Toby Roland-Jones said he was living a boyhood dream after his four wickets on debut demolished the South African top order and left England in the driving seat of the third Test.
His burst of four for 15 in 23 balls either side of tea on the second day at The Oval has put Joe Root’s side on course to reclaim the series lead, with the tourists stumbling to 126 for eight by the close in reply to England’s 353 in seaming conditions.
The home side’s total owed much to Ben Stokes striking 112 from No6 in what was arguably the most mature of the all-rounder’s five Test centuries. But even he was upstaged by the performance of Roland-Jones who claimed the first four South African batsmen, with a superb lifter capturing the key wicket of Hashim Amla caught behind.
“This is the moment every young kid dreams of,” said the 29-year-old Middlesex right-armer. “In the context of the game, we stand here on day two in a pretty strong position. The Amla wicket was probably the best of the bunch with all that he’s done in the game.
“The way this afternoon unfolded was something I hadn’t pictured [before the match]. You try to stick to the basics and have a simple plan in your head. I felt in nice rhythm and things just seemed to catch fire from there.”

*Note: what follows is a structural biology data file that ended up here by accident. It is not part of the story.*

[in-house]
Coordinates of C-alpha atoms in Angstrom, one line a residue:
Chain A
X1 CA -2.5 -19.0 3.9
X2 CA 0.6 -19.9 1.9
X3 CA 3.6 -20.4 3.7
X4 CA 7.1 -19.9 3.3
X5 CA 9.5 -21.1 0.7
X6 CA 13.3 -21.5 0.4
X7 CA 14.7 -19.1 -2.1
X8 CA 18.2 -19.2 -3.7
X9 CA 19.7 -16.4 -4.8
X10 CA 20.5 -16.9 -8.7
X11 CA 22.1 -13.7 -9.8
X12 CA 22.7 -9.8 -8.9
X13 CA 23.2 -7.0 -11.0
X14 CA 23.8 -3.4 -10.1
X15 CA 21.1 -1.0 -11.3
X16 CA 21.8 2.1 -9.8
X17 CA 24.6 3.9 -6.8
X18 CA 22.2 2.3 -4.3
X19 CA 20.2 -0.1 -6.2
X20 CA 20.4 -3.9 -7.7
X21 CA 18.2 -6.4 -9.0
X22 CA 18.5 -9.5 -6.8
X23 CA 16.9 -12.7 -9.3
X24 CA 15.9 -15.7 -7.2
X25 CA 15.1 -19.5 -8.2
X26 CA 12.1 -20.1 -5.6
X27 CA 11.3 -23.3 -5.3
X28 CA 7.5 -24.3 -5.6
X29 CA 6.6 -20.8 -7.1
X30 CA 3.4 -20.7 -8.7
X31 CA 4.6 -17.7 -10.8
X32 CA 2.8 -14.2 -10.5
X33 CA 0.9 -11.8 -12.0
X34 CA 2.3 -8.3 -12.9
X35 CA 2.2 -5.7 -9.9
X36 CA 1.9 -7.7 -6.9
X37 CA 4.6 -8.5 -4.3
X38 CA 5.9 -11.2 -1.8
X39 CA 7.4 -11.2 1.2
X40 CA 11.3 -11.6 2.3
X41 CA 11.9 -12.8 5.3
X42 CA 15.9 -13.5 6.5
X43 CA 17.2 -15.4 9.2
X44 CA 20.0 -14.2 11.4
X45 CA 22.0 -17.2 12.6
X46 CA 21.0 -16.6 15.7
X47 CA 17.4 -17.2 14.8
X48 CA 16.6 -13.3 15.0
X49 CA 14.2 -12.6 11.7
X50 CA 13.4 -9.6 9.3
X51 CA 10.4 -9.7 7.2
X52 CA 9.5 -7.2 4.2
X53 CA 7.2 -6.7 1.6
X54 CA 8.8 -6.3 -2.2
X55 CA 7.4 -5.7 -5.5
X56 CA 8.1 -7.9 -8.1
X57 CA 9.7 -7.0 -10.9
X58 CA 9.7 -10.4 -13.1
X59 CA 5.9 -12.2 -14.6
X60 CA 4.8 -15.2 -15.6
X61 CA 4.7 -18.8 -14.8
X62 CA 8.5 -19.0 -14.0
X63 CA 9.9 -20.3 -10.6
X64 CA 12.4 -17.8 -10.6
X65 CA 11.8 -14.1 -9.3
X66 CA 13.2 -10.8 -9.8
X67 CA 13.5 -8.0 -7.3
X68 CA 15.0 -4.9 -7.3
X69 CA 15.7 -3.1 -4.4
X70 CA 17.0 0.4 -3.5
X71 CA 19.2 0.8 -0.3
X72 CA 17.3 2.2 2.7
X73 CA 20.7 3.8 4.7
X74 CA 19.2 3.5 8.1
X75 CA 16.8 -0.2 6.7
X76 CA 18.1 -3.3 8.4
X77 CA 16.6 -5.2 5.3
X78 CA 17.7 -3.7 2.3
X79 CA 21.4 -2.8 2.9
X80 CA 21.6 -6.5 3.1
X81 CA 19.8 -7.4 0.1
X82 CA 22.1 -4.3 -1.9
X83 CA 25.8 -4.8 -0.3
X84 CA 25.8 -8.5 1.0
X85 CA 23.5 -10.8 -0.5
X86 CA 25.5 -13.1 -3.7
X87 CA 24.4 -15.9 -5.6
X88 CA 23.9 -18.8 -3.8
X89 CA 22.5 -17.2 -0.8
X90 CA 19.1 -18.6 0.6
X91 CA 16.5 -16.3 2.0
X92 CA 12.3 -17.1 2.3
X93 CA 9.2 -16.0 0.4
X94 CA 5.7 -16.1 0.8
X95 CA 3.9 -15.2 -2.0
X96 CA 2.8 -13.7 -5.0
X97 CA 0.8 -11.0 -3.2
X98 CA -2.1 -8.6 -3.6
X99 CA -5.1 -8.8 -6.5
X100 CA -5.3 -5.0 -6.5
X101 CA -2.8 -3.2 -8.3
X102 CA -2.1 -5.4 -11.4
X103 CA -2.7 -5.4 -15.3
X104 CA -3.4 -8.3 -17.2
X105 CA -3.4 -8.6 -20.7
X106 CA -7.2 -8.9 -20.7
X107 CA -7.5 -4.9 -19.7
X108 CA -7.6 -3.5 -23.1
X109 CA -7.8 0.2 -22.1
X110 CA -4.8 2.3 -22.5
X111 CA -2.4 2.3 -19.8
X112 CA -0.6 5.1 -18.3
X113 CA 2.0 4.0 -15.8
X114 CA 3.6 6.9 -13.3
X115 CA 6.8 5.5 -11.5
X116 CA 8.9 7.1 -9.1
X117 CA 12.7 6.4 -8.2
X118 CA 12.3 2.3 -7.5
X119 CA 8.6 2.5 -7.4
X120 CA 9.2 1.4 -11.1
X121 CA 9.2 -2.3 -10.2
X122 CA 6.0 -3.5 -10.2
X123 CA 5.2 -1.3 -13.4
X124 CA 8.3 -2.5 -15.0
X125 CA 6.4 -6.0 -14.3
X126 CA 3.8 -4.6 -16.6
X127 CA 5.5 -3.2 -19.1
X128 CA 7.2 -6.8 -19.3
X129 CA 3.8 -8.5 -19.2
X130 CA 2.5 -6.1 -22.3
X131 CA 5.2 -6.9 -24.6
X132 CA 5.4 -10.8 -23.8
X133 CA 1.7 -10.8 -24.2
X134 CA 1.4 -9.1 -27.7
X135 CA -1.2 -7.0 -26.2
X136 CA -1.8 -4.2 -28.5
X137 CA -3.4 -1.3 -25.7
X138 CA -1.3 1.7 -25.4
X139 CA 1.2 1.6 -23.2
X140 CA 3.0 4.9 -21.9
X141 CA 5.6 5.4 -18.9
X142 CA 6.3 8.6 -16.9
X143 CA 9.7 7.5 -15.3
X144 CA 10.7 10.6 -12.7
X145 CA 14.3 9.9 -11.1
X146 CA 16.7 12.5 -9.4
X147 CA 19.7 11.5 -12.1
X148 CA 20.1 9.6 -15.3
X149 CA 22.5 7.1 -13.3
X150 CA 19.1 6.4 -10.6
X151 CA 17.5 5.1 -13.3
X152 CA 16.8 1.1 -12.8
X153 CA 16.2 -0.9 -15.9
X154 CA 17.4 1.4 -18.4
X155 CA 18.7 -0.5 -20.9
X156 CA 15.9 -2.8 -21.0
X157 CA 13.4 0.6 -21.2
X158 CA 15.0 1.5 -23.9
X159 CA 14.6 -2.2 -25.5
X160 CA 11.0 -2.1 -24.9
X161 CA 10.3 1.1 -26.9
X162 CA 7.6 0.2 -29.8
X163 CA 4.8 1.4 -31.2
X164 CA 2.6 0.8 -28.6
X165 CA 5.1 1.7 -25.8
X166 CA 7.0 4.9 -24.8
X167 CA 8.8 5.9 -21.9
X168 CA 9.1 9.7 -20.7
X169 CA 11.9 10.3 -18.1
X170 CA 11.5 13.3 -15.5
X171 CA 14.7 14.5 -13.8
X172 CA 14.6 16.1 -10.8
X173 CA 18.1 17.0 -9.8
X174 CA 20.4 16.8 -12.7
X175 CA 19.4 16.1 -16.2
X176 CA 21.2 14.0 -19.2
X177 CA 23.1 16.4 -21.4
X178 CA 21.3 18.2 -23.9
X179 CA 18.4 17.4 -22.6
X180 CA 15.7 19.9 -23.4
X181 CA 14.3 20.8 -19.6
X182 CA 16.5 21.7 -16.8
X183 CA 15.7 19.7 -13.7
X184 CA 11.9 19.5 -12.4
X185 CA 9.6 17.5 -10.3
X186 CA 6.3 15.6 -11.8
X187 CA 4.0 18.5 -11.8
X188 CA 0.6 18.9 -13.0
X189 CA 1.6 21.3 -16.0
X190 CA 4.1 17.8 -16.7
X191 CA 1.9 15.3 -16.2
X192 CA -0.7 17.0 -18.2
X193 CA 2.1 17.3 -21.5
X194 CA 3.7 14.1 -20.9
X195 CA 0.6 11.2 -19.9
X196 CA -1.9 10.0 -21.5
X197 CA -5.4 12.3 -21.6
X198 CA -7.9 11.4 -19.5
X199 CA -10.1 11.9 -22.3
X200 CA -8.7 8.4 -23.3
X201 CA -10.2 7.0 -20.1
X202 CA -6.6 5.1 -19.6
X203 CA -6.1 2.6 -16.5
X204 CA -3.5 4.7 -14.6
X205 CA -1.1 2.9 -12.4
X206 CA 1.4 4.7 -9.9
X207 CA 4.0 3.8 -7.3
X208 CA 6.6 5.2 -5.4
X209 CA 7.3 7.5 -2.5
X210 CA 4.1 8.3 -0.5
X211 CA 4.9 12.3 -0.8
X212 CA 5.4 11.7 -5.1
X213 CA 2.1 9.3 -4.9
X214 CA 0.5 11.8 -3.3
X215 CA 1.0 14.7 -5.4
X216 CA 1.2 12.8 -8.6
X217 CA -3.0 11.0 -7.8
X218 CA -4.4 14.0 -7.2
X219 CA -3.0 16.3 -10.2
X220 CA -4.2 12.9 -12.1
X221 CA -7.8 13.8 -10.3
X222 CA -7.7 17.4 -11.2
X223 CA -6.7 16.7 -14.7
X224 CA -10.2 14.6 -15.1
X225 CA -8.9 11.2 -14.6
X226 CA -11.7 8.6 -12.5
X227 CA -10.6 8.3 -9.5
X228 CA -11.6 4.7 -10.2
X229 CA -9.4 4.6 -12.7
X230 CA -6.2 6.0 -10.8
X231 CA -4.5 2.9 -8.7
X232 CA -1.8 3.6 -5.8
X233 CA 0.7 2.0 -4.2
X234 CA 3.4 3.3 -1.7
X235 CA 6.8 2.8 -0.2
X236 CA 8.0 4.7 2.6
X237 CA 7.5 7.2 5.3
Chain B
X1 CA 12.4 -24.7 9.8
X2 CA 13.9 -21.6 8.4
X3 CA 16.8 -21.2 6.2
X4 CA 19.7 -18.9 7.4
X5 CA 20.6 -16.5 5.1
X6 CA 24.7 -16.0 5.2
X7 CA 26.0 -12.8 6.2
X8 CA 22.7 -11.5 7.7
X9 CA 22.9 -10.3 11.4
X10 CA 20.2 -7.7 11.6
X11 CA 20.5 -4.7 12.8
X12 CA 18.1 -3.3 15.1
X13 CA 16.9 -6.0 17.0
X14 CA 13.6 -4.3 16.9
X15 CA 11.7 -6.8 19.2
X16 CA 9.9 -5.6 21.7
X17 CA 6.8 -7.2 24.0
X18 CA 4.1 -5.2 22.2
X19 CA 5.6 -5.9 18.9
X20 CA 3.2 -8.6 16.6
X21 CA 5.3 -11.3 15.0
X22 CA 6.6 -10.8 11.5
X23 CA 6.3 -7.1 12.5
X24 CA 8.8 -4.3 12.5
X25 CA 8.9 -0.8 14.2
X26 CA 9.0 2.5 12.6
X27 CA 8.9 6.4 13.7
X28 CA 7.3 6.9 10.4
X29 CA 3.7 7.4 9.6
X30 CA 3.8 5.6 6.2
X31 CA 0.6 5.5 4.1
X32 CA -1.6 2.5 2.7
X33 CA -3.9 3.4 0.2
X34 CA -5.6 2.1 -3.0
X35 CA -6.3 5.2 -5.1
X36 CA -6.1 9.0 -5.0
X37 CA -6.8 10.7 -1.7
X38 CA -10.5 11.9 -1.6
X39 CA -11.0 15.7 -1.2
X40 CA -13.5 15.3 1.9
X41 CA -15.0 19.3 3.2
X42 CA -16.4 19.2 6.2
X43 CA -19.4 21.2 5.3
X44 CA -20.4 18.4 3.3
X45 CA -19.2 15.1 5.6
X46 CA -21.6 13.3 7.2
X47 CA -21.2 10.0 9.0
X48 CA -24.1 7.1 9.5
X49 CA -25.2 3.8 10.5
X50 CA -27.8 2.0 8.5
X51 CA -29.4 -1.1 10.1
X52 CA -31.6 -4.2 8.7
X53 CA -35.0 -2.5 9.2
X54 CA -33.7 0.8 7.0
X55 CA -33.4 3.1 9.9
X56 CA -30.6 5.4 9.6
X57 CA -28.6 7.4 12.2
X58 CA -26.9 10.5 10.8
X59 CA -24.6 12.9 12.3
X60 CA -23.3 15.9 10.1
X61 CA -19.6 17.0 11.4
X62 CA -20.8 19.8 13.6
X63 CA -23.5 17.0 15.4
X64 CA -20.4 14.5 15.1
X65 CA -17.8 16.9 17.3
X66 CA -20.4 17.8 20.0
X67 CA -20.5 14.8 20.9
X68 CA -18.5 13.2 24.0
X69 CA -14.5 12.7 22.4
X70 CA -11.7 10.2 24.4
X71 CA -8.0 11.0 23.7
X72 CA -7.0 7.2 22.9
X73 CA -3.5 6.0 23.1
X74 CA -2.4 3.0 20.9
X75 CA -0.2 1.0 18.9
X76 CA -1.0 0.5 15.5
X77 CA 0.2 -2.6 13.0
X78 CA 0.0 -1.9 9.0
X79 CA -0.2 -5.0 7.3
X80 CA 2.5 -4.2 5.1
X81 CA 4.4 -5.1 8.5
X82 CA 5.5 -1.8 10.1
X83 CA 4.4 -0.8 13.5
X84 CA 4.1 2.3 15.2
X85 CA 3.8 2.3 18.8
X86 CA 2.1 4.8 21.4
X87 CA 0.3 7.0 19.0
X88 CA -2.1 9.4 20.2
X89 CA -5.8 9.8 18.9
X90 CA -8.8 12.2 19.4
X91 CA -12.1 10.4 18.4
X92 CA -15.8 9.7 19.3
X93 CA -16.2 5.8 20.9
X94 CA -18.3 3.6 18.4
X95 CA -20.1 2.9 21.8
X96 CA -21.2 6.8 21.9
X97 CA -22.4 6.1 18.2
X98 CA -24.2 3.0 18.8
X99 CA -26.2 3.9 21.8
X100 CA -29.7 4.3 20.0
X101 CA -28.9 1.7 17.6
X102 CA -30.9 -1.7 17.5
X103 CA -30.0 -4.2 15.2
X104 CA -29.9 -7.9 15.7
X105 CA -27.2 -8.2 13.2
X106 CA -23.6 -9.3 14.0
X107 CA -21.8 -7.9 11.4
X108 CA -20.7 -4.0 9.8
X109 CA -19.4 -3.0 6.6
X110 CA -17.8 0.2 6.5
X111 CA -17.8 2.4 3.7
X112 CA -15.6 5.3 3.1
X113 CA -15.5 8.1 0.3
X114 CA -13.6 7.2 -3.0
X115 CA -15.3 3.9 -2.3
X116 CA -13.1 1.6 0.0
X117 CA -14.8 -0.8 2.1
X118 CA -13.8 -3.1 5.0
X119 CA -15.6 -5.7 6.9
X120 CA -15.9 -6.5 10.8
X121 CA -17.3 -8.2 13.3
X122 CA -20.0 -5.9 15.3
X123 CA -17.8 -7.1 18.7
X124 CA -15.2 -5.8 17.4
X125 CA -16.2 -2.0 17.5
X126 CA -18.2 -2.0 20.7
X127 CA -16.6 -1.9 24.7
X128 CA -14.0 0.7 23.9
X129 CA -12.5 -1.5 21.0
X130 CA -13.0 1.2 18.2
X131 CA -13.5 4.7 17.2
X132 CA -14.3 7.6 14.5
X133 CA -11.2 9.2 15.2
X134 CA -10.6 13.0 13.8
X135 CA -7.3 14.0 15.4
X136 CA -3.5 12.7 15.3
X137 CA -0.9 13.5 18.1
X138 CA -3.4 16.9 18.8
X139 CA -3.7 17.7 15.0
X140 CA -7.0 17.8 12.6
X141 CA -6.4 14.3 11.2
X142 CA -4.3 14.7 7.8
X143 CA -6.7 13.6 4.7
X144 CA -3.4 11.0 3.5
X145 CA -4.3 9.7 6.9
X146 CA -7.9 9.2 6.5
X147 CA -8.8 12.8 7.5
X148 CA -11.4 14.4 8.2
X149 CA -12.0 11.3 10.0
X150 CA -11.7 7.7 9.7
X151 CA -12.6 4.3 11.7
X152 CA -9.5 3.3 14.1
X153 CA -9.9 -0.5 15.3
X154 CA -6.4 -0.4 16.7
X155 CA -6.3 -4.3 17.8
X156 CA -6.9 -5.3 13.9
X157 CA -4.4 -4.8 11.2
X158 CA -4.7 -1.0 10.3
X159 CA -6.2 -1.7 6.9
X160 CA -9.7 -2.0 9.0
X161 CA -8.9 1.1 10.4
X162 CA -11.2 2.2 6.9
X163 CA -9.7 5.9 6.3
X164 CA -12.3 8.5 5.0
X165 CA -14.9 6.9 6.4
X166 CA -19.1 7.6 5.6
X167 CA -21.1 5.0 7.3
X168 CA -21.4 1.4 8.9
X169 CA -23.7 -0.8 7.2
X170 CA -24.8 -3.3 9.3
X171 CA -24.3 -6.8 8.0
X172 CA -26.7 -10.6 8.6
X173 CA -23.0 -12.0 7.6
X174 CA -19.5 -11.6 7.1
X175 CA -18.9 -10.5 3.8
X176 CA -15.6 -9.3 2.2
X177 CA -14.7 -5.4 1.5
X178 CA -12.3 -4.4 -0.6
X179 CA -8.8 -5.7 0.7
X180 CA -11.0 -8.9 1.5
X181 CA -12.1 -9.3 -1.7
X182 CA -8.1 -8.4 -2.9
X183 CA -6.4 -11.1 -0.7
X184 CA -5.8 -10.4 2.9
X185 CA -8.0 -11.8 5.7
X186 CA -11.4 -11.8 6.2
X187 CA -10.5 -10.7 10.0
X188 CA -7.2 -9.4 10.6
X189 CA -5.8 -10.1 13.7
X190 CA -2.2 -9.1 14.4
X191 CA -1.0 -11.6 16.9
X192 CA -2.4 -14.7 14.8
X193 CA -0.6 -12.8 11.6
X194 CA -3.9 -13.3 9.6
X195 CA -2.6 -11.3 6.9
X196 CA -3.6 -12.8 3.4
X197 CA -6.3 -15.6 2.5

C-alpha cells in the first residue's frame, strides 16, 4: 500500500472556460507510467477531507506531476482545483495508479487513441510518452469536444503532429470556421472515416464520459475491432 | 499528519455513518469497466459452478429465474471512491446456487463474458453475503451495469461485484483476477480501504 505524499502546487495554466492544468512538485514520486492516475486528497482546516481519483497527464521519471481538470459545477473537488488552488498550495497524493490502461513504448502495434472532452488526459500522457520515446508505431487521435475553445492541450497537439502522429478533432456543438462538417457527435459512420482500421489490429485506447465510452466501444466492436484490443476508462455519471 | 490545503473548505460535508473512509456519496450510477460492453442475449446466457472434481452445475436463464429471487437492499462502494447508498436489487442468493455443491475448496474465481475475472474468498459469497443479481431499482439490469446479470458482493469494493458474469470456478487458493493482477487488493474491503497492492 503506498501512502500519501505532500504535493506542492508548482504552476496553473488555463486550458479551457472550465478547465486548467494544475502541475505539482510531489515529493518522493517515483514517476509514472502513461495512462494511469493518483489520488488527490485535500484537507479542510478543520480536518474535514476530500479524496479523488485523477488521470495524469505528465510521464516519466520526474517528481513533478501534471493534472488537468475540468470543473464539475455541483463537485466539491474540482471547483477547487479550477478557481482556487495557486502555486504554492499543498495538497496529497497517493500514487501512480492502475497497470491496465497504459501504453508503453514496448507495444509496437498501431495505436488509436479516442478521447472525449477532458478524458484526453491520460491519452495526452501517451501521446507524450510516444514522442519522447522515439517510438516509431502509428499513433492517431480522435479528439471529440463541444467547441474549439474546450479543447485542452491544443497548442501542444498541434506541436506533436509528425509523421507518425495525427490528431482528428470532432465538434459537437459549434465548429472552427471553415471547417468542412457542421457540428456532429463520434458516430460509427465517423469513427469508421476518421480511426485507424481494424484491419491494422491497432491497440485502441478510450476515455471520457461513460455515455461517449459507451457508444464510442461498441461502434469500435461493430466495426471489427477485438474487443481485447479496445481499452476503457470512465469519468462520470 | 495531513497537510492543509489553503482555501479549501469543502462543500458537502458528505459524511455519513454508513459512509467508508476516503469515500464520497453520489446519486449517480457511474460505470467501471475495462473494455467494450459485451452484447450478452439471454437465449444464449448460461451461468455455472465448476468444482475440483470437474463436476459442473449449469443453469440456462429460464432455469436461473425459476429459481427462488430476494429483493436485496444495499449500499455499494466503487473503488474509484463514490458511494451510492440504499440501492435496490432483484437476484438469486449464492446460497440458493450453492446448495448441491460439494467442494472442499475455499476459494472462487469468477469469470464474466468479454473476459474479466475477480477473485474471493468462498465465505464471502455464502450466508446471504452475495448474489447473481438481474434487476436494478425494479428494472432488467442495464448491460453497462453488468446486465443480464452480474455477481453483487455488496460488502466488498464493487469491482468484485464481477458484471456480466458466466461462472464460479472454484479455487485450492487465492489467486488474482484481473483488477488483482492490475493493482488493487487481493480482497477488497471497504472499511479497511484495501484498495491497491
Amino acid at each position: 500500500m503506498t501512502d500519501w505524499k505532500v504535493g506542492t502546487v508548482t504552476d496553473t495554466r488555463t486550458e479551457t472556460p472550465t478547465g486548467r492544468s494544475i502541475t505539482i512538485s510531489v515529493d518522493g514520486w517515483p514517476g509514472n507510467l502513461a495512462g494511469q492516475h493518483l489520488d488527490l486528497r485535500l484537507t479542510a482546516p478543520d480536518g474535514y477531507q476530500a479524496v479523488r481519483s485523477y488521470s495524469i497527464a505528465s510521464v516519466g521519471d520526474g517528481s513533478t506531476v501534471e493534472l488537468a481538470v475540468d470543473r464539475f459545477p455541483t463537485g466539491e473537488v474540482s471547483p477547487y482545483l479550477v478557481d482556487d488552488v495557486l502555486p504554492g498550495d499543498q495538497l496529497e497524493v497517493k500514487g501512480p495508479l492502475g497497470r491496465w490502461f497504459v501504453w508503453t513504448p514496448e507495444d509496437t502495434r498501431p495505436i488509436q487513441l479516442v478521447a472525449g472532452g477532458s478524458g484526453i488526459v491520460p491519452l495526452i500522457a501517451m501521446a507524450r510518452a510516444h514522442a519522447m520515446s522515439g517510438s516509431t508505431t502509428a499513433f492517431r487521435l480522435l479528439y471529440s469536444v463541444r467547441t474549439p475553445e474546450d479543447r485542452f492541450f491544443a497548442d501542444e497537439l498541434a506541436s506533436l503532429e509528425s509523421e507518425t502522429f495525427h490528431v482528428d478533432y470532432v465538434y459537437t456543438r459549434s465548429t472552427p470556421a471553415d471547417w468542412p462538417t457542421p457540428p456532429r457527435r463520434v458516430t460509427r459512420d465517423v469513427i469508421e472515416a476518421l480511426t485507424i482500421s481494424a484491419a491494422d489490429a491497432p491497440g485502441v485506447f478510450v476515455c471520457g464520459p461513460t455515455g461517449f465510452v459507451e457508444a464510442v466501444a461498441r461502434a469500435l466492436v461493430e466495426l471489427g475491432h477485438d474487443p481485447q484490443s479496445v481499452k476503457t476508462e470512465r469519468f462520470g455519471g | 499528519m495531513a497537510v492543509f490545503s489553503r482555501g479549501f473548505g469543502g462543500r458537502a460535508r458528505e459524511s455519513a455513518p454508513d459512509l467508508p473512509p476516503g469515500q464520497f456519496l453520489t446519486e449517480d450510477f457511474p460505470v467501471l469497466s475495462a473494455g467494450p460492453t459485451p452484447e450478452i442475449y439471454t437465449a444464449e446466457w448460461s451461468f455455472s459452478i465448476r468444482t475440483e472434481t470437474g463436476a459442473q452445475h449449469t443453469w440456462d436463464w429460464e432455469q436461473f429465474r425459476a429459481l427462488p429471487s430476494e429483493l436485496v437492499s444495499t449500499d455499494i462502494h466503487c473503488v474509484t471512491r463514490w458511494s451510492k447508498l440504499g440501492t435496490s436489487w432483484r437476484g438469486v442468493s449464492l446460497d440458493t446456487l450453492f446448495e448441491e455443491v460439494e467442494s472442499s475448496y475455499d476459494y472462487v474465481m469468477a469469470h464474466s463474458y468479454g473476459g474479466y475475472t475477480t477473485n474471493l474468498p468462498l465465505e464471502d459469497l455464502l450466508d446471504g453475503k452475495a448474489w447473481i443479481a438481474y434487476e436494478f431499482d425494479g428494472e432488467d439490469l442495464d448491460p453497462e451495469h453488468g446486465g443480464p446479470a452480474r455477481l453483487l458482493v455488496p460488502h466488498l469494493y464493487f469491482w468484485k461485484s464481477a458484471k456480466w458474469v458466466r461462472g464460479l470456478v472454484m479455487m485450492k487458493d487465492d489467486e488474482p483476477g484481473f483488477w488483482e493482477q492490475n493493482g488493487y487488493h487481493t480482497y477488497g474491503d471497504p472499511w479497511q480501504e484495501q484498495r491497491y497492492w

The maiden Test wicket for Roland-Jones, who struck a run-a-ball 25 before finishing the day with figures of four for 39 from 11 overs, was one he did not even appeal for. He snared Dean Elgar caught behind for eight but had not realised there was an edge. He said: “It wasn’t the most convincing of reactions – I hadn’t heard anything but the guys behind the stumps were adamant he had nicked it. It didn’t take anything away from the moment though, it was a special feeling.”
In comparison to England, South Africa struggled with the ball and were without their key bowler, Vernon Philander, after an opening five-over spell. The seamer, who has struggled throughout the match with a stomach virus, was…